The hunting of the snark

Every once in a while an established journalist or media pundit likes to bemoan the loss of common courtesy and proper English as the internet progressively intersects with the real world.  Nobody knows how to speak anymore, and we’ve all turned into pale, lumpen slugs with no social skills, devoting ourselves to either talking to or harassing total strangers online, using the time our ancestors would have used working, tending farms or being community leaders.  They like lamenting those largely non-existent “good old days,” when we all had Emily Post-approved manners and spent all of our free time being upstanding members of society.  Most importantly, we left pithy, snarky social commentary to the experts, like Oscar Wilde, or more recently, Fran Lebowitz.  So seems the main complaint of New Yorker film critic David Denby, in his new book Snark: It’s Mean, It’s Personal and It’s Ruining Our Conversation, which, just going by the title, seems to be a whiny, chiding screed on how the unwashed, uninformed masses have developed the audacity to criticize other people, occasionally other people we don’t actually know, and who may be perceived as better than us.

Not surprisingly, Denby puts most of the blame on bloggers.  It’s understandable that professional writers such as himself would believe that blogging has made journalism less SRS BZNS and more of a playground where anyone can participate.  After all, the only credentials one needs to be a blogger is the ability to set up a website; a journalism or English degree is a plus but not a requirement.  Yet, bloggers are now earning press credentials and book deals.  Wonkette’s Ana Marie Cox makes appearances on MSNBC.  Denby believes that just anybody having the ability to publicly criticize other people, particularly well-known people, takes the social value out of wit and irony.  Apparently you have to earn the right to voice your opinion, and as far as David Denby is concerned, most of us still have far too many dues to pay.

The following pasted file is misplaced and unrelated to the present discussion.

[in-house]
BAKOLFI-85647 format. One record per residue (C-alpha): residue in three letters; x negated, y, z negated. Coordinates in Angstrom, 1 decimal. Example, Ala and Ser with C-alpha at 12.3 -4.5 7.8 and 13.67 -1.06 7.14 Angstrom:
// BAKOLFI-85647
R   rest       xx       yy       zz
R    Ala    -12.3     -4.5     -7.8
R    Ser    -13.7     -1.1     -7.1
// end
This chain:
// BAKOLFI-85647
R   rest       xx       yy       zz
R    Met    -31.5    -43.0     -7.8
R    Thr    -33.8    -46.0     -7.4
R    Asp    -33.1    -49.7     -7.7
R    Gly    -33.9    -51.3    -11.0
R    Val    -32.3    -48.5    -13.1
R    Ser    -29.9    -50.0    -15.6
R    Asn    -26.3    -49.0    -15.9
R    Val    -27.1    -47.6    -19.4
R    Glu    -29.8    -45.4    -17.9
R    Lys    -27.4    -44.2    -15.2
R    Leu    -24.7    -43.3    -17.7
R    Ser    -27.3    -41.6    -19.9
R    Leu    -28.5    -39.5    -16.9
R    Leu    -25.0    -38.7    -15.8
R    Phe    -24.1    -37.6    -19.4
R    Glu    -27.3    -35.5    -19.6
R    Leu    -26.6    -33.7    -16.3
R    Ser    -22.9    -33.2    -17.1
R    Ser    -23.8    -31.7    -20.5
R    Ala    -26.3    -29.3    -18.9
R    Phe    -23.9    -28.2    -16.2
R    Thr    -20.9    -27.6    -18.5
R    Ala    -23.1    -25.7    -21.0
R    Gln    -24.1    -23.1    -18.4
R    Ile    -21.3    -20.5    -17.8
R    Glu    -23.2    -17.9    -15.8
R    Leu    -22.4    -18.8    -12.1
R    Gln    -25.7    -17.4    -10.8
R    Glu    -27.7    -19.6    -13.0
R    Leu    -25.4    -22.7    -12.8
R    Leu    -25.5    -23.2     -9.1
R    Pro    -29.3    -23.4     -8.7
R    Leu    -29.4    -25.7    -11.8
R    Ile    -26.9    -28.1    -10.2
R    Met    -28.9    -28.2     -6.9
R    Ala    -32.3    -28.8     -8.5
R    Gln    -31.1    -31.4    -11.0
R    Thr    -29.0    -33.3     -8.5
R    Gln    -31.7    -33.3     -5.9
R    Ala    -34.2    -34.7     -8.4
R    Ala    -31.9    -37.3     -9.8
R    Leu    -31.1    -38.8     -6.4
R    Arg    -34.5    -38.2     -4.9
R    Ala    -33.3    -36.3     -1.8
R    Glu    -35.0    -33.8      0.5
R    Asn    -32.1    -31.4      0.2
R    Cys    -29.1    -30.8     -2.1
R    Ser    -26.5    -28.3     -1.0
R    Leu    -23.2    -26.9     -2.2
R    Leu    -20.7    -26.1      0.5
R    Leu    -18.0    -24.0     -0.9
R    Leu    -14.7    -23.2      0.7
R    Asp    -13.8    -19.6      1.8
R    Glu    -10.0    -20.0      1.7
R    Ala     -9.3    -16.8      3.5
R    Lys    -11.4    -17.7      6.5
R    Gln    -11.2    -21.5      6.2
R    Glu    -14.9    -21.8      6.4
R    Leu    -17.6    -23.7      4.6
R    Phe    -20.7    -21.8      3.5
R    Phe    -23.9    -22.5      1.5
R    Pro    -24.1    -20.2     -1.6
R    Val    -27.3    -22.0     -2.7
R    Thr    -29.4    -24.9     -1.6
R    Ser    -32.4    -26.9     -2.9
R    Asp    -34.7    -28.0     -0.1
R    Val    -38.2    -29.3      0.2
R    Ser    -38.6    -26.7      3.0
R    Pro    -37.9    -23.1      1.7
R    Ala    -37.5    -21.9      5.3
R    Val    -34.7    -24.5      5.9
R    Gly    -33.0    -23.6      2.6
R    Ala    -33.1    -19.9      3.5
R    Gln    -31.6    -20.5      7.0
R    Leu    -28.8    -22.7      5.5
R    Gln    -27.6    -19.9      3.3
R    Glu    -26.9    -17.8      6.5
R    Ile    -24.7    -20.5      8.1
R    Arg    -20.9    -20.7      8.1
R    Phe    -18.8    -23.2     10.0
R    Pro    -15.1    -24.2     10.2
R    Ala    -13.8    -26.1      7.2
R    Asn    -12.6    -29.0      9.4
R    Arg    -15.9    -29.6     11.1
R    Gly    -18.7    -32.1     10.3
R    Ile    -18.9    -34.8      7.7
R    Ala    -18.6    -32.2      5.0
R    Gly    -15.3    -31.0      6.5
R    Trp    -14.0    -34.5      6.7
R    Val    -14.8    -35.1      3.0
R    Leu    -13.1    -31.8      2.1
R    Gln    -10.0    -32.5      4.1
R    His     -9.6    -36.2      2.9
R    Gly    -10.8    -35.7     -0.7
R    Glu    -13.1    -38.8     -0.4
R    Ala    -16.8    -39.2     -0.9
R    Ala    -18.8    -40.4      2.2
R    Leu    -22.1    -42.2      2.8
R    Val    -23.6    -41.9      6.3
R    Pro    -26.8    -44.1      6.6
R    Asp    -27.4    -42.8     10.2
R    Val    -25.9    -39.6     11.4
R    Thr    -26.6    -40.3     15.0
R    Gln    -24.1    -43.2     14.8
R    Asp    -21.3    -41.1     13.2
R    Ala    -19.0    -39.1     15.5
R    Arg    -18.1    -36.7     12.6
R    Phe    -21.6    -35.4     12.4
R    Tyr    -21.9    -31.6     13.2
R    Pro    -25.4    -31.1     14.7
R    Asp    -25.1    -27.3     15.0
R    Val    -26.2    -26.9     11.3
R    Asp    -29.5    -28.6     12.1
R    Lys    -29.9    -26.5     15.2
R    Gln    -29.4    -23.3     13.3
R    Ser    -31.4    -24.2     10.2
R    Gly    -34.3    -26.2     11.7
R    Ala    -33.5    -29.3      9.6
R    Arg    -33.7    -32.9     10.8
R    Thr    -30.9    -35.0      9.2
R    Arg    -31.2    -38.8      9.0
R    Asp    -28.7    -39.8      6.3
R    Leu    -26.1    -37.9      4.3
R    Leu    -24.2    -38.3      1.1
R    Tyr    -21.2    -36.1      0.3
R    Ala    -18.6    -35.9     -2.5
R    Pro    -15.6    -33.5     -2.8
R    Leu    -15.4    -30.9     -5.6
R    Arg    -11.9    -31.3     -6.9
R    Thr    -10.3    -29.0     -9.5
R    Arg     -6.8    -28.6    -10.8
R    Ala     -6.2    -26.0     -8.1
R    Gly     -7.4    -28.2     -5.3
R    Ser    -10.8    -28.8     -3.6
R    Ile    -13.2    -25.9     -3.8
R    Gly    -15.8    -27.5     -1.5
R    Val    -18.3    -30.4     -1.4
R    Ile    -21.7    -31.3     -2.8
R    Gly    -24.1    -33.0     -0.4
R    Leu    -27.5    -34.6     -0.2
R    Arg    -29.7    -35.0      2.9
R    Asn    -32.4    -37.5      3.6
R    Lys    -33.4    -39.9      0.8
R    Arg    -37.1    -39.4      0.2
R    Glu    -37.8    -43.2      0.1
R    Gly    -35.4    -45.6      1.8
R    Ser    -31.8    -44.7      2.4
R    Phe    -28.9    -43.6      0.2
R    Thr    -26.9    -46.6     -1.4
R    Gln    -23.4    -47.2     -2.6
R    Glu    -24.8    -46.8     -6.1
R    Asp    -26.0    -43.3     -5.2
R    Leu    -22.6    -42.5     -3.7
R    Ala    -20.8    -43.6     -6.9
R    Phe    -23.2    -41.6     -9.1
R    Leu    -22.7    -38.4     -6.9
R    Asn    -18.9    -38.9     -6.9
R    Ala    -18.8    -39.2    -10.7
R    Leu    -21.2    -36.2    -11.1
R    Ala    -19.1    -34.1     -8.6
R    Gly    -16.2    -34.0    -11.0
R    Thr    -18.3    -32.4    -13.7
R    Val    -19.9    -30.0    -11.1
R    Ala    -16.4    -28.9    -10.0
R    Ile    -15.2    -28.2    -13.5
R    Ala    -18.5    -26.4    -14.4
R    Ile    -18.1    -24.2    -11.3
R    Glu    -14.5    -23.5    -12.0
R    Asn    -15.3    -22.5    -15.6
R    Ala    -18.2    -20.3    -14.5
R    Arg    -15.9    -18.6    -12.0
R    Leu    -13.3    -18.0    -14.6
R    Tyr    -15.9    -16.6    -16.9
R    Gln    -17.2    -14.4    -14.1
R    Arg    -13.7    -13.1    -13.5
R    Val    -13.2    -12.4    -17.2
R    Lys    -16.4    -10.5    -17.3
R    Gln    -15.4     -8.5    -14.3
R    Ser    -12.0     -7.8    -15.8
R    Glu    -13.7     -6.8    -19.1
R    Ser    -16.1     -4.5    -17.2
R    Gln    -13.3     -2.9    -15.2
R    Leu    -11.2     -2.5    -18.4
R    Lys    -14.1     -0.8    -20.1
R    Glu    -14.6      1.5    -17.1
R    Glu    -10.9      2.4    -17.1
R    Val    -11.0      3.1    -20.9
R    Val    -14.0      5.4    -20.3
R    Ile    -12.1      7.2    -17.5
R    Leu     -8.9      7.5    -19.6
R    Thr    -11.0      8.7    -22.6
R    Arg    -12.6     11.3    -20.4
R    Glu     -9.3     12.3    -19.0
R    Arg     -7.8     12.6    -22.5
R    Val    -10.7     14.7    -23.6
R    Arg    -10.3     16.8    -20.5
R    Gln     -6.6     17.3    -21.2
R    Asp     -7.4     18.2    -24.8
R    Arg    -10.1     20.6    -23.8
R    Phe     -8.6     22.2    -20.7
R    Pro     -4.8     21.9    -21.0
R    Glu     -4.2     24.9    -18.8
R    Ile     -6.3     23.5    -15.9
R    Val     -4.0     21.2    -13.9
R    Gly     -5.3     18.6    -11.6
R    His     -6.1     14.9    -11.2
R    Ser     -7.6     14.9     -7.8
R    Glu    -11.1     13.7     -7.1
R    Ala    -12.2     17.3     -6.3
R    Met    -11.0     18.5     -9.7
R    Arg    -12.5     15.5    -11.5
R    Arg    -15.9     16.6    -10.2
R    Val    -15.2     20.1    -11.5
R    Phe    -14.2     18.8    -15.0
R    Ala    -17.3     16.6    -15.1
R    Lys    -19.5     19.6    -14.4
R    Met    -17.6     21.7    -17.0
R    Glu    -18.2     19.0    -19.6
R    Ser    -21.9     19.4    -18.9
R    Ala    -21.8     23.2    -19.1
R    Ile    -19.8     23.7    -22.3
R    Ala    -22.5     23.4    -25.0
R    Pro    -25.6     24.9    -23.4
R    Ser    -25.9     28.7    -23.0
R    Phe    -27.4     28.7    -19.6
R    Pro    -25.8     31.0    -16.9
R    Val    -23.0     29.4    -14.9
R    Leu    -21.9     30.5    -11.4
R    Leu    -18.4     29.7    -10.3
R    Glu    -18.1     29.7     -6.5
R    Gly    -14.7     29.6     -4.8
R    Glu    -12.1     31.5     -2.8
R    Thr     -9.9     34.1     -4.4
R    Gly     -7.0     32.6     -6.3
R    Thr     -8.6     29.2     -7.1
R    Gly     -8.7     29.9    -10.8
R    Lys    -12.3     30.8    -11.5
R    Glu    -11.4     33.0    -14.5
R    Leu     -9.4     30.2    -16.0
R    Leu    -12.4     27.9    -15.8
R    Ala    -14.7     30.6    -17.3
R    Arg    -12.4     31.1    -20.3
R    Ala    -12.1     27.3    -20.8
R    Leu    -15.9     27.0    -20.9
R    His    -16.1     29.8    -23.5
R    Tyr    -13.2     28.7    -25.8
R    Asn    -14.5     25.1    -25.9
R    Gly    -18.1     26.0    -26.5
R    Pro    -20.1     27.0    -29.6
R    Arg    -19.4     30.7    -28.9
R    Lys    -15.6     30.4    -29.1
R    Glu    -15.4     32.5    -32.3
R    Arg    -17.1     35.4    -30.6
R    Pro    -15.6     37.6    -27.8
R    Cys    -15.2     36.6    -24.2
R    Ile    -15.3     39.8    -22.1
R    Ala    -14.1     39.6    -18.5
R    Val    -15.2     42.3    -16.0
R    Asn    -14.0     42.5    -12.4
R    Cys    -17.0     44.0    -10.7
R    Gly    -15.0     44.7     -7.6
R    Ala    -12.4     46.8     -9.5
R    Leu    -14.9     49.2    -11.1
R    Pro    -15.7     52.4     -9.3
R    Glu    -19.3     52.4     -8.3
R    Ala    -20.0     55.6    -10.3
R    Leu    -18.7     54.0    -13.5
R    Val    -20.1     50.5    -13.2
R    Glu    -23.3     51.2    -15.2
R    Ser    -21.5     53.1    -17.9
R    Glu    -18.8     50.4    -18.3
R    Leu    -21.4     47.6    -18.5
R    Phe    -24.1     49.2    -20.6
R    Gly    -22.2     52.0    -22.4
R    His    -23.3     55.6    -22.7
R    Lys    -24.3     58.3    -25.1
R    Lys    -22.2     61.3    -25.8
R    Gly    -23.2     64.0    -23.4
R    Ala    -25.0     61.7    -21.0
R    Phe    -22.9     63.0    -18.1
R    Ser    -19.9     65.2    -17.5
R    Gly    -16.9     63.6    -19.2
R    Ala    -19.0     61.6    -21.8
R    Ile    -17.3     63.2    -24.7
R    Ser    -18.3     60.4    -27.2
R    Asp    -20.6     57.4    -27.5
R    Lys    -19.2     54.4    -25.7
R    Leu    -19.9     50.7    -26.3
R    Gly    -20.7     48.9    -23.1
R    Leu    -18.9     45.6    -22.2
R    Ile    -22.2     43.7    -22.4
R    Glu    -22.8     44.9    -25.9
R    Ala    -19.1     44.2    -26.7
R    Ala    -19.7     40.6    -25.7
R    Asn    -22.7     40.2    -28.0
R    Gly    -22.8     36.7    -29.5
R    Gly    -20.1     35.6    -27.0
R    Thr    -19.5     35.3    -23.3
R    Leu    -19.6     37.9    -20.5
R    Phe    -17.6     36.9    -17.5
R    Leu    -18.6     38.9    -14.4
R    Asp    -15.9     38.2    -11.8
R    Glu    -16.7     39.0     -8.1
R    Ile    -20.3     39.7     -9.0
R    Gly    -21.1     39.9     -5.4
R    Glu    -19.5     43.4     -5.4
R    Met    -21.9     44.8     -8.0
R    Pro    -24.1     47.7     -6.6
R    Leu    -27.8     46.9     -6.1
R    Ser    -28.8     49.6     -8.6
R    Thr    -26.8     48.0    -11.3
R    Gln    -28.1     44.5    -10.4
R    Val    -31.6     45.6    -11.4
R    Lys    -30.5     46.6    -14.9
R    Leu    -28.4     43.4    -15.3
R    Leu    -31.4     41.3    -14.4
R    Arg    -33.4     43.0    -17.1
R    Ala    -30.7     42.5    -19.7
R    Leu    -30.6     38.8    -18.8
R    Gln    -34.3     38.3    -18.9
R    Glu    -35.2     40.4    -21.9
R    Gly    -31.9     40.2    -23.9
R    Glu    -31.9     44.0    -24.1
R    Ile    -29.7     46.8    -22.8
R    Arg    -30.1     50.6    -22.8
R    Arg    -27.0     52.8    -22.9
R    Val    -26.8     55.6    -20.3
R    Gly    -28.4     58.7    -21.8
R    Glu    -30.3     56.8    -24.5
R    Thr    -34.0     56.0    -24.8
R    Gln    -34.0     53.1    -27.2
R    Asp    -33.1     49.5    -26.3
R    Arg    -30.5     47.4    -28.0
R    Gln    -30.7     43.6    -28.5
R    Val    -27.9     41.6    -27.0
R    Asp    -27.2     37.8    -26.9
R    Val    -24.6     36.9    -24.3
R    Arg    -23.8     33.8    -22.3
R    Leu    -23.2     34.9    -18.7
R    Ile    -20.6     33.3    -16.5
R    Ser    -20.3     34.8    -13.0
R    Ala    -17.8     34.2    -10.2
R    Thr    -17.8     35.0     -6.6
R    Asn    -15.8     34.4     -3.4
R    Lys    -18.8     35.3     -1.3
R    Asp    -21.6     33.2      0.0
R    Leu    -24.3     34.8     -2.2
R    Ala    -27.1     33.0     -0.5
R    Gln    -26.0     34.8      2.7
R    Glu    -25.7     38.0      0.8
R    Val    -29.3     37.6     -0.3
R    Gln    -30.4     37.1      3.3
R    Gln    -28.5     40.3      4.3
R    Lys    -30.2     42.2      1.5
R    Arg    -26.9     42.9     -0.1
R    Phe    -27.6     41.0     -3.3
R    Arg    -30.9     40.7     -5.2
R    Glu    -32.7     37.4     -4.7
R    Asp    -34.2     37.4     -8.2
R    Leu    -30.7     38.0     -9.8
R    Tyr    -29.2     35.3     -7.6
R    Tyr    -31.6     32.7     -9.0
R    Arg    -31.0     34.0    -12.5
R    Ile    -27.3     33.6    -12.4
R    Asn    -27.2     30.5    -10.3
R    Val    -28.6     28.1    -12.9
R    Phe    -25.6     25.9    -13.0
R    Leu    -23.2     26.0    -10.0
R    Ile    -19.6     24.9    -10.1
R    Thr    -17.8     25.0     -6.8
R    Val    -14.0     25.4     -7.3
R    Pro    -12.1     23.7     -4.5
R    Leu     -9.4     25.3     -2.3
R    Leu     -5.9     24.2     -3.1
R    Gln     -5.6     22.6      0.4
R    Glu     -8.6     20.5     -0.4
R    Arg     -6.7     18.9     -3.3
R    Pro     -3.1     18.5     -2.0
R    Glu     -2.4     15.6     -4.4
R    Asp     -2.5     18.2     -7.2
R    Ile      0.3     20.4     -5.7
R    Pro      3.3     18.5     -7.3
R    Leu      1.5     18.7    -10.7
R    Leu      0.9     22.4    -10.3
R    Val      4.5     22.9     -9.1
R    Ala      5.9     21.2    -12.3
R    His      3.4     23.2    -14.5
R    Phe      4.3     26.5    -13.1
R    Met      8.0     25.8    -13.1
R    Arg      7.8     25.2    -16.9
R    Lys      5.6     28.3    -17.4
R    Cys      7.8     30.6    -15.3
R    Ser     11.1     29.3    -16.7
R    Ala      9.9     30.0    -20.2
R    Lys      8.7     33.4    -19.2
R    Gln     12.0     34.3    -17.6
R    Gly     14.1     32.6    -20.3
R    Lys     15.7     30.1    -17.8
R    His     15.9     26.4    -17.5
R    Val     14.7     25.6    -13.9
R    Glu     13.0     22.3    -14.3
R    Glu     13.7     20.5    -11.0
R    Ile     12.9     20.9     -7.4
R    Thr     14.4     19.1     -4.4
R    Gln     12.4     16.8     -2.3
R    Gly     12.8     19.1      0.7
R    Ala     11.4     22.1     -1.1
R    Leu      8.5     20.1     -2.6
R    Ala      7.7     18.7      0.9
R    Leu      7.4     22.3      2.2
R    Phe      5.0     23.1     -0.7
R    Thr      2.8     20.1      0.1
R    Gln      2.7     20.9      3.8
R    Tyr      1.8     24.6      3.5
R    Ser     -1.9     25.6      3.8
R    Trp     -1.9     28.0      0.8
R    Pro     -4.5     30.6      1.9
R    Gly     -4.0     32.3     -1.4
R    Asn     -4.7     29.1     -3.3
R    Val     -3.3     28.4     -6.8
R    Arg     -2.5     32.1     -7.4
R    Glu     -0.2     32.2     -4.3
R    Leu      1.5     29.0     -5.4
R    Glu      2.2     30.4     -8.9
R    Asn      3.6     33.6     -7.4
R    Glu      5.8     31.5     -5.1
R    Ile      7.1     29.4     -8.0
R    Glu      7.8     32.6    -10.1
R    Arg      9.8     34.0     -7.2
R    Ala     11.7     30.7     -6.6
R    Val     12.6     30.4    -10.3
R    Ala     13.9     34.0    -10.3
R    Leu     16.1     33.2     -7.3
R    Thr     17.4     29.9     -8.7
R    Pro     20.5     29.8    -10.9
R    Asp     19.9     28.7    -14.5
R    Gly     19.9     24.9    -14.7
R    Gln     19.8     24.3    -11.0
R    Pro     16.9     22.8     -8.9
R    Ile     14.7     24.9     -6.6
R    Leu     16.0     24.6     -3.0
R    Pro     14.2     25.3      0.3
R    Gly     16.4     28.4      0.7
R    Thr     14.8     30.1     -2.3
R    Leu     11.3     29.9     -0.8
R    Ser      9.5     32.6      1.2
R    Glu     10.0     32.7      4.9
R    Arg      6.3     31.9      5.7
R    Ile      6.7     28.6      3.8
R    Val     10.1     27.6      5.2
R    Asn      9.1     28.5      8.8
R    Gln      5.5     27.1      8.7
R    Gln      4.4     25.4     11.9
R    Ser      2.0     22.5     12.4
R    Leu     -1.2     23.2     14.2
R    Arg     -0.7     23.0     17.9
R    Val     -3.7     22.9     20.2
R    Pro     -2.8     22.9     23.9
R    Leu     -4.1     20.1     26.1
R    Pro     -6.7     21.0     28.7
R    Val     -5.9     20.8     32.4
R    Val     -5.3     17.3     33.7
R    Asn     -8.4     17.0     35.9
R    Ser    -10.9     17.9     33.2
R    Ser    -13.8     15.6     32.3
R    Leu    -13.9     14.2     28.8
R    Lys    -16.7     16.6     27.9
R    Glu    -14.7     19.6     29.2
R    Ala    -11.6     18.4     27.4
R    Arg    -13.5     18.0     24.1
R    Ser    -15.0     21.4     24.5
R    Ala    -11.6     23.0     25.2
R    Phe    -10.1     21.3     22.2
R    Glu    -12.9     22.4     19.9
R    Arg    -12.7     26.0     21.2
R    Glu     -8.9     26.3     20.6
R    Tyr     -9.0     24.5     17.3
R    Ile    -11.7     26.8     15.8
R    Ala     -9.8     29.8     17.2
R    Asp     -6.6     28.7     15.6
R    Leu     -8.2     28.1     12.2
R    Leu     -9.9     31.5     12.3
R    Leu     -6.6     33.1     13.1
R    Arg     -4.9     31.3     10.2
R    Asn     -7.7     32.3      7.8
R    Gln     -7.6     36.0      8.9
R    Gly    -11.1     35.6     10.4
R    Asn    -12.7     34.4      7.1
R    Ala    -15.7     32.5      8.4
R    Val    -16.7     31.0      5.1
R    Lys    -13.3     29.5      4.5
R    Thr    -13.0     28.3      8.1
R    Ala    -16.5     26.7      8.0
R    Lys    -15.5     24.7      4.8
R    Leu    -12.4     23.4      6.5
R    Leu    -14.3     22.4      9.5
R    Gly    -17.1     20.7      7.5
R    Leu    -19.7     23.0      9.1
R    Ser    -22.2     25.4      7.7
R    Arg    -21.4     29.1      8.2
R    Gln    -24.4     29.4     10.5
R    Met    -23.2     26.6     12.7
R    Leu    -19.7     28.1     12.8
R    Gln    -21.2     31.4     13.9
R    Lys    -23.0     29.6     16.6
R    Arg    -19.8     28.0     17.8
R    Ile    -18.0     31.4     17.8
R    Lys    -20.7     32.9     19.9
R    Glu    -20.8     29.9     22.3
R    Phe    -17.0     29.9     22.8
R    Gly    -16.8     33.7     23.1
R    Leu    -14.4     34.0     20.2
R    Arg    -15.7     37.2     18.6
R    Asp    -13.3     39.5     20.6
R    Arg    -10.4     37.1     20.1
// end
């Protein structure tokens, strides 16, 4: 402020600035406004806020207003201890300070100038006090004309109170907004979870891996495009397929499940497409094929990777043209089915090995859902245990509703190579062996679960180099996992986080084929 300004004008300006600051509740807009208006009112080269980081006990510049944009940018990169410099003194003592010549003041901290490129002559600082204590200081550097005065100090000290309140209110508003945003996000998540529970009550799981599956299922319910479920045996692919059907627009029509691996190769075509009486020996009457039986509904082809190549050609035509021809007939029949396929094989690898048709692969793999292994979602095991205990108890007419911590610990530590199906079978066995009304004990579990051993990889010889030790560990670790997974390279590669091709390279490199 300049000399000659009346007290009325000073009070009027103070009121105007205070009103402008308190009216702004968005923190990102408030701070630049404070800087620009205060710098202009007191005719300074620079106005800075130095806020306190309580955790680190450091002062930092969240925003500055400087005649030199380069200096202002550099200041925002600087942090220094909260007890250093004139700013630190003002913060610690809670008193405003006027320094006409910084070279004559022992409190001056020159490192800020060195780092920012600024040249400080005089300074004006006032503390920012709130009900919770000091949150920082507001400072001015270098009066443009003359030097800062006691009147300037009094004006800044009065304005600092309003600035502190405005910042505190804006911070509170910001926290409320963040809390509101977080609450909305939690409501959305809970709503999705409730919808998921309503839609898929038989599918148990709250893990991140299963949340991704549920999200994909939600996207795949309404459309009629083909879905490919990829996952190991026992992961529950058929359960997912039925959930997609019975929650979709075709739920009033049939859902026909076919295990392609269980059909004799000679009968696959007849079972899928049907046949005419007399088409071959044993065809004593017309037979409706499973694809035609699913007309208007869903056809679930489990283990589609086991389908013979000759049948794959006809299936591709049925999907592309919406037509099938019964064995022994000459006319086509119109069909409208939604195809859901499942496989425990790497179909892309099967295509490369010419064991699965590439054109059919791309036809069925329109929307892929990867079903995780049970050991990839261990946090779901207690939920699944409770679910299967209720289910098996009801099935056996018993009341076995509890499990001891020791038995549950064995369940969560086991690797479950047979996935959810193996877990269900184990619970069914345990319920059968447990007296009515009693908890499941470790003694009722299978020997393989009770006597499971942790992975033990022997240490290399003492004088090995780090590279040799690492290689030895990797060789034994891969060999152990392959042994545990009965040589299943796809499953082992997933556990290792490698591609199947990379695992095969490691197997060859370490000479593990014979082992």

Without actually reading the book myself, I pose this question to Denby: well, so what? People are mean on the internet? Alert the fucking presses.  The fact that ordinary citizens are making fun of Tom Cruise? So what? This is really the end of polite society? Regular women have the audacity to criticize powerful women like Sarah Palin and Hillary Clinton? Woe is us! I’d say it’s more the glorious beginning of the little people getting tired of the bullshit Hollywood and Washington heaps on us and finally having a platform to speak up about it.  Is Perez Hilton this century’s Dorothy Parker? Hardly, but that doesn’t mean we’re still in an era where only a small, exclusive group of individuals has the entitlement to point out what’s wrong in the world.  Denby tries to play it both ways, lamenting snark’s impact on conversation and personal interaction, yet minimizing it by claiming that most snark is rooted in jealousy and self-loathing.  Well, which is it? Is it negatively changing the face of communication and the media, or is it just a way for a bunch of sad little people to anonymously get out their aggressions? One doesn’t seem to really associate with the other.  Personally, I’m glad we’re past the era of people like Andy Rooney passing off the grumbling “what’s the matter with these kids today” rants of a tired windbag as “humor,” even though that’s the kind of thing Denby seems to regard as part of those much-beloved good old days.  Sure, there’s a lot of garbage passing itself off as funny on the internet, but there’s a lot of tremendously well-written, raz0r-sharp, scathingly hilarious work to be found as well (like Deadly Stealth Frogs–add it to your blog rolls now!).  Denby just can’t seem to accept that the playing fields for humor and criticism are evened out now.  Not everybody can do it well, but everybody gets to take a shot.


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